They proposed that in a situation where the ministry and agency were allowed to remain, then a similar body be created equally for the northern region to take care of its soil erosion, desert encroachment, desertification and deforestation, among other issues in the region. But the proposal did not sail through as delegates opposed it.

Speculations are rife that the bid was born of the drawn-out debates over the 13% derivation paid to oil-producing states from oil proceeds.

 

 

  1. Churches, Mosques Will Now Pay Tax:

DELEGATES at the on- going National Conference yesterday, the 27th of May voted to enlist churches, mosques and religious organizations into the tax net. If the recommendations of the Conference sail through the National Assembly, leaders of religious bodies will be subjected to paying of tax like other Nigerians, business men, government organisations and enterprises.

The decision to make religious bodies pay taxes came up when a delegate representing Civil Organisations, Mallam Naseer Kura in his contribution to the debate on the report observed that religious leaders were making much money and should be taxed.

Also in his contribution, a delegate representing the Nigeria Guild of Editors, Isaac Ighure frowned at the situation where according to him pastors and heads of churches make too much money with some of them owning private jets. “Some people buy private jets when people in their churches are suffering and living in abject poverty, they should be made to pay taxes,” he submitted.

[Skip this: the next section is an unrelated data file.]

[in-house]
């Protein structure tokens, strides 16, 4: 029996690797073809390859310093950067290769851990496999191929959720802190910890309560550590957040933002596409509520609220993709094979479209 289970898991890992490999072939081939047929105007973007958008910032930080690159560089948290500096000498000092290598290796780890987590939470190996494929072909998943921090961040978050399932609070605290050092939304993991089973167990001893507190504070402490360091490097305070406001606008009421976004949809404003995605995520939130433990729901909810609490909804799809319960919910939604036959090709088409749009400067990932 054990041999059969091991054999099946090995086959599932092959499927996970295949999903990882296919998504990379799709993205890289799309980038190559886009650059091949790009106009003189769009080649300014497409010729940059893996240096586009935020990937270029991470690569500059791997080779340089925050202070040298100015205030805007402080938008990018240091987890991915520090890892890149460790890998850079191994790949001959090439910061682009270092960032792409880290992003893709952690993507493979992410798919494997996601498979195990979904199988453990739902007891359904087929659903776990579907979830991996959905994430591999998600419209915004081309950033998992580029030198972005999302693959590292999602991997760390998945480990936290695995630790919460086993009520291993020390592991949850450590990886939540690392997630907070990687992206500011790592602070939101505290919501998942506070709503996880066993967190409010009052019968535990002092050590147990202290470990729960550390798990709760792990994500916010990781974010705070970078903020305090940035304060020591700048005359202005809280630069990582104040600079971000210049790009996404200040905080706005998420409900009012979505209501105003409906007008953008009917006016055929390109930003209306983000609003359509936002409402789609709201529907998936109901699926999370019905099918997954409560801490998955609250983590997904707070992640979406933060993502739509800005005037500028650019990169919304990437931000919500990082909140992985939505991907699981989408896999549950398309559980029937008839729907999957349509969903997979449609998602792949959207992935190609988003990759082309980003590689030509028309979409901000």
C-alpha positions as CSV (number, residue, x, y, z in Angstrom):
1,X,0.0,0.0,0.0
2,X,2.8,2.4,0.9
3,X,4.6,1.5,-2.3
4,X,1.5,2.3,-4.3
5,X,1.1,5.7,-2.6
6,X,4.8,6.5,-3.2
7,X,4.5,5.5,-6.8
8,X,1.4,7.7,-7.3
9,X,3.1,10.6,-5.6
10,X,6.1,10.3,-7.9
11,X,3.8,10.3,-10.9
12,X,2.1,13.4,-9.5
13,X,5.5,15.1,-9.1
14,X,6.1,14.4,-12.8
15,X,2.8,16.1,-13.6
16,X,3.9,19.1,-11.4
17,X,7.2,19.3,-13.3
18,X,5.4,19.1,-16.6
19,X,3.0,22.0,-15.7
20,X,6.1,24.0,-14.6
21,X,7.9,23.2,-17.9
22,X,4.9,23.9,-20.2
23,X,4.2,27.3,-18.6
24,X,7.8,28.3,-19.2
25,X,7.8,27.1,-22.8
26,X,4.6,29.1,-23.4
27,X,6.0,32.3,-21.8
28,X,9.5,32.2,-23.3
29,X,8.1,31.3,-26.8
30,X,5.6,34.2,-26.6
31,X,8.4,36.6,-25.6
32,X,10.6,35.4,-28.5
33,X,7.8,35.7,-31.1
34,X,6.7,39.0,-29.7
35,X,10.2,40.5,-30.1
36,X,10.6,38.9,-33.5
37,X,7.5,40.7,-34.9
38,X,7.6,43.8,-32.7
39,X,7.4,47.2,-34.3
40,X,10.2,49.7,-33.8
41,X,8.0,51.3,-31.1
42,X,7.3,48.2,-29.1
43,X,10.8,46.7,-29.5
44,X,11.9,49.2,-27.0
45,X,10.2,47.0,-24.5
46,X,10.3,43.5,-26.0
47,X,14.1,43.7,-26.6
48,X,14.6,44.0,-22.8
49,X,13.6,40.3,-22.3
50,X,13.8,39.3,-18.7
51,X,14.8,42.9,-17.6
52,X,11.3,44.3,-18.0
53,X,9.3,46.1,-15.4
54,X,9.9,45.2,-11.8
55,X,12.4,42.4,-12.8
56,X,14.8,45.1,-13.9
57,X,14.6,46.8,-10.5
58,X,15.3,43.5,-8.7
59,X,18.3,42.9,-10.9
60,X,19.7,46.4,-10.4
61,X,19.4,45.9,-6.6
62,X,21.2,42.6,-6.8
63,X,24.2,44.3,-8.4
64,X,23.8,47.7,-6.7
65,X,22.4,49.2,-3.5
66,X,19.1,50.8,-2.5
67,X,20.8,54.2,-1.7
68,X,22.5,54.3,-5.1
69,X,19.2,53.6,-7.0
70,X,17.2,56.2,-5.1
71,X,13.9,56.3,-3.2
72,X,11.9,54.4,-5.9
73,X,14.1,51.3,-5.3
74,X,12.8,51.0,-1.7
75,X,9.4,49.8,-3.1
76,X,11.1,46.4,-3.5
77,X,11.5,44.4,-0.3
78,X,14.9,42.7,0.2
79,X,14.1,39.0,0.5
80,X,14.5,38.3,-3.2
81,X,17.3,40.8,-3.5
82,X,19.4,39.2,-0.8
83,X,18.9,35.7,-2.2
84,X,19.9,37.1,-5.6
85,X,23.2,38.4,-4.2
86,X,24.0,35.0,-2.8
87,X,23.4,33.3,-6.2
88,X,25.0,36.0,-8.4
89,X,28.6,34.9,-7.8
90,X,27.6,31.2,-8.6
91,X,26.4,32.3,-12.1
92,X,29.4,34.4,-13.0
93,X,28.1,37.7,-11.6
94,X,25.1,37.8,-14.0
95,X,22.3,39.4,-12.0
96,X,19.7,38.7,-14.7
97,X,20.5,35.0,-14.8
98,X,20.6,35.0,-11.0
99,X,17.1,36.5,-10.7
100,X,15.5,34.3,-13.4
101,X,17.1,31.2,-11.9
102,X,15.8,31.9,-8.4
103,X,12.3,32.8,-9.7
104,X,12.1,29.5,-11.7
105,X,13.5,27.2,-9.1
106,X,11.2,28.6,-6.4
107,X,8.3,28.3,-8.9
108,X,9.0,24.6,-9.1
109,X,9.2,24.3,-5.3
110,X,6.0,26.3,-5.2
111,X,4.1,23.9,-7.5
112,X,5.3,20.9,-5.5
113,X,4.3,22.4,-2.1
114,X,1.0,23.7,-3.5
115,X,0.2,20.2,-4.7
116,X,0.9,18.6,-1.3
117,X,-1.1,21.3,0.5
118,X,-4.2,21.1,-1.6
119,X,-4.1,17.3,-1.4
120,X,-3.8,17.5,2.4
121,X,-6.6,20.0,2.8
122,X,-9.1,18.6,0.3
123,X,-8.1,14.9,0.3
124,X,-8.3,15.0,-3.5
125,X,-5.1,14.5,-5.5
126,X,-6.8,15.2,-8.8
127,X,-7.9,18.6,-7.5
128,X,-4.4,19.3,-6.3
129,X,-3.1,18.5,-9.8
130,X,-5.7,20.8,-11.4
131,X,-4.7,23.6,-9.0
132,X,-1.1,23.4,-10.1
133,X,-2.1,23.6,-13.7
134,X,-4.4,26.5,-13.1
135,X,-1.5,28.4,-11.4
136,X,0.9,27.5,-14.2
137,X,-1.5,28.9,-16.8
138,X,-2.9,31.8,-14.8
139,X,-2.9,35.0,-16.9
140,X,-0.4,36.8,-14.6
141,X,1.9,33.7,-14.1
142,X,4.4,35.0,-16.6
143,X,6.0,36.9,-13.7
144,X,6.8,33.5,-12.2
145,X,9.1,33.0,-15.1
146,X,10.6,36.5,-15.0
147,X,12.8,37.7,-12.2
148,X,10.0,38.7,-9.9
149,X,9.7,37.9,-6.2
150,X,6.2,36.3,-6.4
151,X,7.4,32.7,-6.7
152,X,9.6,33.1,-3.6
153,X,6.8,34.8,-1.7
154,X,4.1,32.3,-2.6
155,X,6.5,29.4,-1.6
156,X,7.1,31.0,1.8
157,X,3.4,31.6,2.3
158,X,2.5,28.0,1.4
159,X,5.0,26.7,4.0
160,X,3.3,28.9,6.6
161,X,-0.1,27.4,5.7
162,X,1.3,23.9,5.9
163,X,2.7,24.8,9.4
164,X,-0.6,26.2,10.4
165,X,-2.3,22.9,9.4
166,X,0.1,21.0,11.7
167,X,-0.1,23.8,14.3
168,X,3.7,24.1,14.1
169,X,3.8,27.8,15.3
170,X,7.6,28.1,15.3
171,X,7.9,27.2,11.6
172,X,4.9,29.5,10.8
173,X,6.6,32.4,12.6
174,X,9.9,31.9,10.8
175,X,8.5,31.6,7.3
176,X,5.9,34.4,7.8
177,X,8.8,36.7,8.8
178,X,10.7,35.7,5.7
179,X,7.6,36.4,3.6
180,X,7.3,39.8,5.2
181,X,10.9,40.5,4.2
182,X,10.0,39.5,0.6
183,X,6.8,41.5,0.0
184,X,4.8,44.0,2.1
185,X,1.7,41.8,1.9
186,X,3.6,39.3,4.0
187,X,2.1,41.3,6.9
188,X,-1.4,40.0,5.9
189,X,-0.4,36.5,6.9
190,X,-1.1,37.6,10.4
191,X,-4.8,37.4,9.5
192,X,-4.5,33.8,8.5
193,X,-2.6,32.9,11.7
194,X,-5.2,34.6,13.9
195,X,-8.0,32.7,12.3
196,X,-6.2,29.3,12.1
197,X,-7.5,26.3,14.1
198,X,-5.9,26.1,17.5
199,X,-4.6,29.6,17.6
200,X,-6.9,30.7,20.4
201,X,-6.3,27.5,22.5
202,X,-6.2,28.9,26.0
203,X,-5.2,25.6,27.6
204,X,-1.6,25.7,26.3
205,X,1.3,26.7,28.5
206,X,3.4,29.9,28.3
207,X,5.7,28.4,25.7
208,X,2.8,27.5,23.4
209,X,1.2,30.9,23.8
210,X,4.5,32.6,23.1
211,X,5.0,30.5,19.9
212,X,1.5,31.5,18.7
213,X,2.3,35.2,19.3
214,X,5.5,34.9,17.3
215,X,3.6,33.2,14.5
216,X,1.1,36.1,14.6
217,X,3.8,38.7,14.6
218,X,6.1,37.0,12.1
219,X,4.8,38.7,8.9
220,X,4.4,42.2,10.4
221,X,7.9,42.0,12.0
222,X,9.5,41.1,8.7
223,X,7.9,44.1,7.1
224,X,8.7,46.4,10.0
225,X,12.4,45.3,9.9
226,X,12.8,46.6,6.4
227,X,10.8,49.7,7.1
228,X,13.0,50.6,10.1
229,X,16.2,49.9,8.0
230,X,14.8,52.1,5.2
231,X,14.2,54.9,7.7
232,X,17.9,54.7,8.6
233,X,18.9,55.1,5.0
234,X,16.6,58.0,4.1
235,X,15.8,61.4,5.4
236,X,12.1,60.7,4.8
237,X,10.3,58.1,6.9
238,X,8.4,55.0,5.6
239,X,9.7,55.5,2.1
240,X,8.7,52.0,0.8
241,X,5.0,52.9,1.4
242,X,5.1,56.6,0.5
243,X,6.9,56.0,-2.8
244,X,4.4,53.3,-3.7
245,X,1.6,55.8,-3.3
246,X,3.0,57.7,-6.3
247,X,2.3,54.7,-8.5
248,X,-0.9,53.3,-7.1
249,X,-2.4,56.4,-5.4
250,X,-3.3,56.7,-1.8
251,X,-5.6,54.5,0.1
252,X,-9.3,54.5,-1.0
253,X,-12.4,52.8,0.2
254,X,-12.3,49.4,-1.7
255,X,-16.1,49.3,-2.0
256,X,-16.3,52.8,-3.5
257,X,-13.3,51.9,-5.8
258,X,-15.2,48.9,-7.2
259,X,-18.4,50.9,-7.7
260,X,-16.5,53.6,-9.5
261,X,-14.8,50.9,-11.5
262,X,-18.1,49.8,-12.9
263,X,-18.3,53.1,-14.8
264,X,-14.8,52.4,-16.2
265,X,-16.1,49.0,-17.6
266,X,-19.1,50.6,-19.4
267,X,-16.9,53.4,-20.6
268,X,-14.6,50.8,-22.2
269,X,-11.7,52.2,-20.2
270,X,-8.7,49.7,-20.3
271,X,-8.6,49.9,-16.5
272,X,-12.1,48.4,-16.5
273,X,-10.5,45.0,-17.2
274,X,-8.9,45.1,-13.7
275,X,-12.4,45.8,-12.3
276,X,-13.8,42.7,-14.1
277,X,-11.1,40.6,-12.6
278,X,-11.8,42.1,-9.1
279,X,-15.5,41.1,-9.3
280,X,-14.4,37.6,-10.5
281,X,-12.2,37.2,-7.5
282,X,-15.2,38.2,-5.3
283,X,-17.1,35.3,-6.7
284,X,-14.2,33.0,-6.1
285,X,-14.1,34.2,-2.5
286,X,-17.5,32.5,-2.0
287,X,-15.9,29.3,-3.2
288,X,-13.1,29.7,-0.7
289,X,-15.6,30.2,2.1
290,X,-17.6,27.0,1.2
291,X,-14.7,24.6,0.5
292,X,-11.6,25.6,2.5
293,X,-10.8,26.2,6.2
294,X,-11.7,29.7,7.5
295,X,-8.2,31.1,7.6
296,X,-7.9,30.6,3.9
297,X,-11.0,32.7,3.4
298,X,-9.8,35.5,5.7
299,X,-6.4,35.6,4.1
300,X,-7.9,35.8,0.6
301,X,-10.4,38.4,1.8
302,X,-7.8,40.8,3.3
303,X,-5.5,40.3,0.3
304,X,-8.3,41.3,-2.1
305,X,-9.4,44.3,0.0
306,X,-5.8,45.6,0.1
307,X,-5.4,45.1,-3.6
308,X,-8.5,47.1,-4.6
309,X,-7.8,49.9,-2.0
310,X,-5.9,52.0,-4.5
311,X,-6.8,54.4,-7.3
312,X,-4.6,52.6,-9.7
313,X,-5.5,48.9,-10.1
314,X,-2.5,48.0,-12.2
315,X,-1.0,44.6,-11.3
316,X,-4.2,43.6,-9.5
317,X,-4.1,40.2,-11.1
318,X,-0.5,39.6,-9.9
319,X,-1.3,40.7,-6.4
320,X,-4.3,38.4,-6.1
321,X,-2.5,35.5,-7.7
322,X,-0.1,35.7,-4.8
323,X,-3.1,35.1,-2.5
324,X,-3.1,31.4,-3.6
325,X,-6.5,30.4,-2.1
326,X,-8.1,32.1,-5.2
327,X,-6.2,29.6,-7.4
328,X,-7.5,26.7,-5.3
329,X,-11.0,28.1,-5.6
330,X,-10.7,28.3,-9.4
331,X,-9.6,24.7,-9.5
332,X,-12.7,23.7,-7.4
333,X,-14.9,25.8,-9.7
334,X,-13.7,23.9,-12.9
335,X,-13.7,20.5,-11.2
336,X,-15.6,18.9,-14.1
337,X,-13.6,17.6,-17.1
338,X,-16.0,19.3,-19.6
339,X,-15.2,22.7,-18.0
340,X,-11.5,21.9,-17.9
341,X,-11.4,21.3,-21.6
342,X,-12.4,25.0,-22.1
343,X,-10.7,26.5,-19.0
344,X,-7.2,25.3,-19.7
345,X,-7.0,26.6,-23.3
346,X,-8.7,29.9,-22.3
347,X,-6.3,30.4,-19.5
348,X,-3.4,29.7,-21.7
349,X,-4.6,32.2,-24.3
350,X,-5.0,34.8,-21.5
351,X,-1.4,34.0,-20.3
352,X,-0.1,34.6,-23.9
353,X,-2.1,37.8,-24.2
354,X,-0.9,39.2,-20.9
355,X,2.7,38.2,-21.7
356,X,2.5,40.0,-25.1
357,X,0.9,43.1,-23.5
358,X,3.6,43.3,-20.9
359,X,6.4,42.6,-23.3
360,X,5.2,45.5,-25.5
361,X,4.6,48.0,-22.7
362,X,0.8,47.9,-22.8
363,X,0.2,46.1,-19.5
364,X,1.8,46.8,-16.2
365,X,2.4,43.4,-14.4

The delegates in their deliberation on the report of the committee on religion also voted that federal and state governments should stop the sponsorship of Islamic and Christian pilgrimages.

A move to scrap Islamic and Christian pilgrims’ boards however, led to an uproar which forced the conference leadership to move the vote on the issue to today, the 28th.

Delegates also rejected a motion for setting aside Fridays as free working days when the matter came up for voting.

 

 

  1. Will Delegates Fast For Nigeria?

Earlier yesterday, a delegate, Prof. Yusuf Turaki had blamed both Northern political and religious leaders for allowing Boko Haram insurgents to fester in the region. Turaki, who spoke while making his contribution to the debate on the report of the conference Committee on Religion at the plenary on Tuesday, warned that Northern Nigeria is at the brinks of collapse and ruin solely on account of religious extremism, militancy, fanaticism and bigotry.

Also contributing, a delegate from Benue State, Senator Jack Tilley-Gyado, suggested that delegates should observe a three-day fast to seek the face of God concerning many sins being committed by those in authority, including past leaders some of whom he said were part of the ongoing conference.

“Please don’t serve lunch for three days” he implored, “We will achieve peace and those who are overweight will lose weight. We should go back and create the middle class. I know that no human beings can equal the Holly Books. But we are not reading them, we are not practicing them”.

 

Will the delegates go with this fast agenda?

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Today and the next three days will tell…